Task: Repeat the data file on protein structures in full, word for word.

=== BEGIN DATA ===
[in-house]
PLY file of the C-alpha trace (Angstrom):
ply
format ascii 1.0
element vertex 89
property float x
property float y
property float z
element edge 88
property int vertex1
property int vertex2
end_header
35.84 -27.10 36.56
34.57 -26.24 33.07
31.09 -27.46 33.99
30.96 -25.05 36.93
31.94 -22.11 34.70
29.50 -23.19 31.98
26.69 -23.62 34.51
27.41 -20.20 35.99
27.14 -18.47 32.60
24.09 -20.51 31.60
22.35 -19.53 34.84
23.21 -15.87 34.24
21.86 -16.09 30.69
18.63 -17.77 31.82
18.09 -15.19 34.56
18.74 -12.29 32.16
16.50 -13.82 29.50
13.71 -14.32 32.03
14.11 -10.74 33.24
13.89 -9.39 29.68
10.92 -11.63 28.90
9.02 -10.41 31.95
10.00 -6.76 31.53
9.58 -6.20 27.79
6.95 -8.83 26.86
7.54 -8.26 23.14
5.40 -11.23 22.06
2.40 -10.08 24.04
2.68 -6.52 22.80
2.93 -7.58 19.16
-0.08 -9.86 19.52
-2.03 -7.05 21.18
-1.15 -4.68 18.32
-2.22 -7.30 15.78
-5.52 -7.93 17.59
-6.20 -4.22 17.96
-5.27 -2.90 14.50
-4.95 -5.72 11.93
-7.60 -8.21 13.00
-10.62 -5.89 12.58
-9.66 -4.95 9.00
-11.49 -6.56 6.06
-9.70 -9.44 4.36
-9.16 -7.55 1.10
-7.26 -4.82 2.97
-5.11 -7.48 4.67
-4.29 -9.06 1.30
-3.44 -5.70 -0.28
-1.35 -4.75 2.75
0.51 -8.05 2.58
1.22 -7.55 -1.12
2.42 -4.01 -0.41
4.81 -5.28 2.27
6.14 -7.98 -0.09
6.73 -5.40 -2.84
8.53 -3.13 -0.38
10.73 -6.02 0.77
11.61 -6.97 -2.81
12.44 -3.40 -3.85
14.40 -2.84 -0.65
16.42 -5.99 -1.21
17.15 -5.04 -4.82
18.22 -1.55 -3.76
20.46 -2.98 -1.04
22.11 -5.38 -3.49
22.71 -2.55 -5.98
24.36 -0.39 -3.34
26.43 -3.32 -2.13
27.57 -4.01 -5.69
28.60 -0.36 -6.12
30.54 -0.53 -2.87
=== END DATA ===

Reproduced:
[in-house]
PLY file of the C-alpha trace (Angstrom):
ply
format ascii 1.0
element vertex 89
property float x
property float y
property float z
element edge 88
property int vertex1
property int vertex2
end_header
35.84 -27.10 36.56
34.57 -26.24 33.07
31.09 -27.46 33.99
30.96 -25.05 36.93
31.94 -22.11 34.70
29.50 -23.19 31.98
26.69 -23.62 34.51
27.41 -20.20 35.99
27.14 -18.47 32.60
24.09 -20.51 31.60
22.35 -19.53 34.84
23.21 -15.87 34.24
21.86 -16.09 30.69
18.63 -17.77 31.82
18.09 -15.19 34.56
18.74 -12.29 32.16
16.50 -13.82 29.50
13.71 -14.32 32.03
14.11 -10.74 33.24
13.89 -9.39 29.68
10.92 -11.63 28.90
9.02 -10.41 31.95
10.00 -6.76 31.53
9.58 -6.20 27.79
6.95 -8.83 26.86
7.54 -8.26 23.14
5.40 -11.23 22.06
2.40 -10.08 24.04
2.68 -6.52 22.80
2.93 -7.58 19.16
-0.08 -9.86 19.52
-2.03 -7.05 21.18
-1.15 -4.68 18.32
-2.22 -7.30 15.78
-5.52 -7.93 17.59
-6.20 -4.22 17.96
-5.27 -2.90 14.50
-4.95 -5.72 11.93
-7.60 -8.21 13.00
-10.62 -5.89 12.58
-9.66 -4.95 9.00
-11.49 -6.56 6.06
-9.70 -9.44 4.36
-9.16 -7.55 1.10
-7.26 -4.82 2.97
-5.11 -7.48 4.67
-4.29 -9.06 1.30
-3.44 -5.70 -0.28
-1.35 -4.75 2.75
0.51 -8.05 2.58
1.22 -7.55 -1.12
2.42 -4.01 -0.41
4.81 -5.28 2.27
6.14 -7.98 -0.09
6.73 -5.40 -2.84
8.53 -3.13 -0.38
10.73 -6.02 0.77
11.61 -6.97 -2.81
12.44 -3.40 -3.85
14.40 -2.84 -0.65
16.42 -5.99 -1.21
17.15 -5.04 -4.82
18.22 -1.55 -3.76
20.46 -2.98 -1.04
22.11 -5.38 -3.49
22.71 -2.55 -5.98
24.36 -0.39 -3.34
26.43 -3.32 -2.13
27.57 -4.01 -5.69
28.60 -0.36 -6.12
30.54 -0.53 -2.87